How to Plan For Generational Wealth Transfer
Updated: Jun 22, 2022
It is crucial to plan how to preserve your inheritable legacy so that its aggregate will remain for future generations. There are always generational differences of opinion as to how best to live and act in the world. Millennials and Generation Xers seem to have distinctly different priorities and politics than their older benefactors in response to climate change, pollution, over-harvesting nature's capital, and wealth accumulation, to name a few. What is the best way to guide your family heirs over the next generations long after you are gone? Begin with understanding the scope of the most significant transfer of wealth in human history.
Older Americans, the baby boomer generation, in particular, control an enormous stockpile of money. The Wall Street Journal reports that from 2018 – 2042, 70 trillion dollars will be redistributed, with some 61 trillion dollars going to family heirs in the United States, according to Cerulli Associates, a research and consulting firm. The remaining balance will wind up in philanthropic endeavors. This transfer of wealth marks another display of the outsize economic power of baby boomers, coming of age in the post-World War II prosperity and driving the US economy throughout the stages of their lives.
Many benefactors are not waiting to gift monies until they die either. The recipients of this transfer that is already underway are and will continue to be primarily millennials and Generation Xers. The IRS reports annual gifts that taxpayers report see substantial increases in taxable gift reporting. Taxable gifting is a fraction of that which flows outside the tax system. The beginnings of this wealth transfer to the next generations are unleashing a torrent of economic activity such as purchasing homes, starting businesses, and creating non-government organizations to shelter wealth or straight donations to charity.
However, this burgeoning economic activity is being driven by younger generations that display lower levels of financial literacy than their benefactors. The Teachers Insurance and Annuity Association (TIAA Institute) reports only 11 percent of millennials to display a "relatively high" level of financial literacy, with 28 percent in the same group conveying a "very low" literacy rate in finances. Those in Generation X do not fare significantly better and overall struggle with saving and spending habits. Rather than preserving their inheritance, these generations may spend it on many things, including leisure activities, vacations, daily expenses, paying off college debt, medical bills, and health services.
To create multigenerational wealth, look beyond creating only your estate plan and have tough conversations about preserving wealth with your heirs. Benefactors experience a lot of fear about children and grandchildren knowing what they will inherit, concerned it will equal a loss of motivation and work ethic. Conversely, inheriting generations may also shield their financial status from parents and grandparents to avoid potential favoritism in gifting. Then there is the dynamic of how best to facilitate multigenerational communication. How can you ensure when you are gone, there is not an about-face by your heirs that will destroy your legacy hopes.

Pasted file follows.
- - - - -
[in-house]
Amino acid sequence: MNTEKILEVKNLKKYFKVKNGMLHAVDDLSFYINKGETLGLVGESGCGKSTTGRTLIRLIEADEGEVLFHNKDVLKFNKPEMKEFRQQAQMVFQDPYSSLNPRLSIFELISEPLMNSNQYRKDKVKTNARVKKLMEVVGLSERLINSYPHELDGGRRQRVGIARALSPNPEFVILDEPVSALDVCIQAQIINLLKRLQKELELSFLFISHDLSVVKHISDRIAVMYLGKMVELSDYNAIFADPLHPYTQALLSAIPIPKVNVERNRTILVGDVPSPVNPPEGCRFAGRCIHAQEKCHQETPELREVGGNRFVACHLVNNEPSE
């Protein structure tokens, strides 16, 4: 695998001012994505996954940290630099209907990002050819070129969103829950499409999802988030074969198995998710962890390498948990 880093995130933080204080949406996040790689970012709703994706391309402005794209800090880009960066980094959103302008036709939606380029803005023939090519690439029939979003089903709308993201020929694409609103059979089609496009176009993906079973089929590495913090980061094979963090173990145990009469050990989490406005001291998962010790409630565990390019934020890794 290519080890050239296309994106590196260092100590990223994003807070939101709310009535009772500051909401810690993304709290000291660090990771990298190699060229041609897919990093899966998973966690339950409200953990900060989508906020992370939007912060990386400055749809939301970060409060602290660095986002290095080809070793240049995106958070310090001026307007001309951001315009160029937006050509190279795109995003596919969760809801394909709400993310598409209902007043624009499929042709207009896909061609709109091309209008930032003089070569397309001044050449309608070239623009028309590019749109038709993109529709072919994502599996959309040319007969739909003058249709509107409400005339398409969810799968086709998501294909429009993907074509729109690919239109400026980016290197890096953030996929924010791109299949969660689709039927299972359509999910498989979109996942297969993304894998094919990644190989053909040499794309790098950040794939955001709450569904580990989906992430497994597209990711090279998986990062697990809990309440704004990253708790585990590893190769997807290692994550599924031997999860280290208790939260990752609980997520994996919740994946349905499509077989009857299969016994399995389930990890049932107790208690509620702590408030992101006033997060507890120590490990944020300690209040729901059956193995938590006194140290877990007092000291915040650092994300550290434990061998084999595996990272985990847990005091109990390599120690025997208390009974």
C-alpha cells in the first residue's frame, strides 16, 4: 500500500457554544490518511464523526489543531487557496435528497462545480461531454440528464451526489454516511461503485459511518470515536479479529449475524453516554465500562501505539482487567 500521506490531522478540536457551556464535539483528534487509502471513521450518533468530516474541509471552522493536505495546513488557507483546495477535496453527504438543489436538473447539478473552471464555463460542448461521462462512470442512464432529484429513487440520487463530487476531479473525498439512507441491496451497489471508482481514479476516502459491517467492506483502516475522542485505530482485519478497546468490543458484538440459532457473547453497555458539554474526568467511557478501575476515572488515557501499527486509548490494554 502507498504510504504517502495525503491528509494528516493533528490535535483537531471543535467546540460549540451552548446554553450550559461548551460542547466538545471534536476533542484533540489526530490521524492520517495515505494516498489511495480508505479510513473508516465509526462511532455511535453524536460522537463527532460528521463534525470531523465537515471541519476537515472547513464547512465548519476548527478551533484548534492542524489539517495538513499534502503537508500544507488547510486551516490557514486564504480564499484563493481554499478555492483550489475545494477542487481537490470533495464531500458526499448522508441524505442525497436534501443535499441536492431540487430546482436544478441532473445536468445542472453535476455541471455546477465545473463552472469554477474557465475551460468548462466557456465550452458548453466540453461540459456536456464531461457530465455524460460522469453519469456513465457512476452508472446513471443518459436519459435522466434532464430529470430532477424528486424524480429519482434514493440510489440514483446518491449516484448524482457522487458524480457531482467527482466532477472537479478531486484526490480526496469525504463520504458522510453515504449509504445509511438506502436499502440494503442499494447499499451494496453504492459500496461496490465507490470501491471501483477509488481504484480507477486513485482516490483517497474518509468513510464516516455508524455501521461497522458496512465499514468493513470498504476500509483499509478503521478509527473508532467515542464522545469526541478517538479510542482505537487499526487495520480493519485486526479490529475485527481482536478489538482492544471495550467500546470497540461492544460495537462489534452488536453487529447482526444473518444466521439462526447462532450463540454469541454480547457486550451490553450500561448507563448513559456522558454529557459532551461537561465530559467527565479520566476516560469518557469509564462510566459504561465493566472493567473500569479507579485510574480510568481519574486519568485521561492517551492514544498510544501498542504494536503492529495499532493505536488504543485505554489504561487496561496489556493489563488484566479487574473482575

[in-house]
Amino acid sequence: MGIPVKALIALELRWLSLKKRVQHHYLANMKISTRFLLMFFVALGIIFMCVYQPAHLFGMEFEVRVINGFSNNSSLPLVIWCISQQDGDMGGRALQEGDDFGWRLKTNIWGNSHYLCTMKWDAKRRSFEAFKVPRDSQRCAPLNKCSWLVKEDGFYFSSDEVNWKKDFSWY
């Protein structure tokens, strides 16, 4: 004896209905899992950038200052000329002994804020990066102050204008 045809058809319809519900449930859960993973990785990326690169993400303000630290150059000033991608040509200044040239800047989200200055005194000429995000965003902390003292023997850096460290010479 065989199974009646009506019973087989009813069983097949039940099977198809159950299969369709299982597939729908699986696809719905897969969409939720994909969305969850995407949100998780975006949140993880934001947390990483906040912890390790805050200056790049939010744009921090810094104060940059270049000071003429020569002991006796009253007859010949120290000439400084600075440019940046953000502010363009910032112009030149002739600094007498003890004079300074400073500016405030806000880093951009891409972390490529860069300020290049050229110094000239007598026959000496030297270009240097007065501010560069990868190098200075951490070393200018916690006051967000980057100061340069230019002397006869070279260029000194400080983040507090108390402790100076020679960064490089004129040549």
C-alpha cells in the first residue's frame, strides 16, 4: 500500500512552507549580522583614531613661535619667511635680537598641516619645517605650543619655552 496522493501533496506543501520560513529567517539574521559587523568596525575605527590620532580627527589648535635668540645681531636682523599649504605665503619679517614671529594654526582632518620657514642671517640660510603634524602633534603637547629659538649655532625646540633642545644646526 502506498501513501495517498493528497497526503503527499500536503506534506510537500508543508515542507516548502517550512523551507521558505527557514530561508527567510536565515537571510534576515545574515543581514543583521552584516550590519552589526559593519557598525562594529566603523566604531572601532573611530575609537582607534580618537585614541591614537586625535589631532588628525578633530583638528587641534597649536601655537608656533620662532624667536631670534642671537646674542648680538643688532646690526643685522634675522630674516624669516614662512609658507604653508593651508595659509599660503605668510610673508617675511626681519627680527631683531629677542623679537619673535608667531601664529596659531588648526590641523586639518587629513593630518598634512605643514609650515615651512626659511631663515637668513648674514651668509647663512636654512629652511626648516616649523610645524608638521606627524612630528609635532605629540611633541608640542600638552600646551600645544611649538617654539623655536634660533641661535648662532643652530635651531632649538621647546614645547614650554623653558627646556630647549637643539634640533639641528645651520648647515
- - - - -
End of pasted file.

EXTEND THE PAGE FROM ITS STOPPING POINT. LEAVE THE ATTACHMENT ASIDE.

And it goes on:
Financial vehicles like 529s and UTMAs/UGMAs are standard options to begin creating an aggregate of wealth for a child. However, patriarchs or matriarchs often send a check to their expanding family without the benefit of communicating to the new parents as though they can intuit how to handle the gift. There should be a conversation about the newborn child and everyone's future hopes for them to honor the gifting process. Understand that while these accounts can work well in the short term, should these accounts be available in full to the child at age 18? What if the child receives a scholarship or does not want to attend college? What if the child is experiencing addictions or is too immature to preserve newfound inherited wealth? These simple financial vehicles can pose planning difficulties in the years ahead.
An estate planning attorney with a keen eye for generational wealth preservation may suggest creating a gift trust for the newborn. This trust type protects wealth and provides similar tax-free benefits from the newborn's perspective. The grantor can make the gift and pay the taxes on behalf of the trust. Open communication within the family lets you know which generation currently has more assets and income to facilitate the gift trust better. You may also set up revocable living trusts (RLTs) that include grandchildren and children and may contain many asset types. These trusts can contain language instructing beneficiaries to set up new RLTs to address new members and new generations of the family.
While looking ahead two to three decades may be difficult, the best family estate plans address questions and concerns through multigeneration communication. Estate planning attorneys that address multigenerational estate and communication issues will structure your legacy plan to meet the needs of your family for generations to come. Each generation will have growing and changing needs, so proactive updates with your attorney as life events and law changes that inevitably occur will make your legacy plan sound. All family and finances are different, so it is imperative to speak with an estate planning attorney who knows the questions to pose and the structure to implement to best benefit your heirs and future heirs to come.
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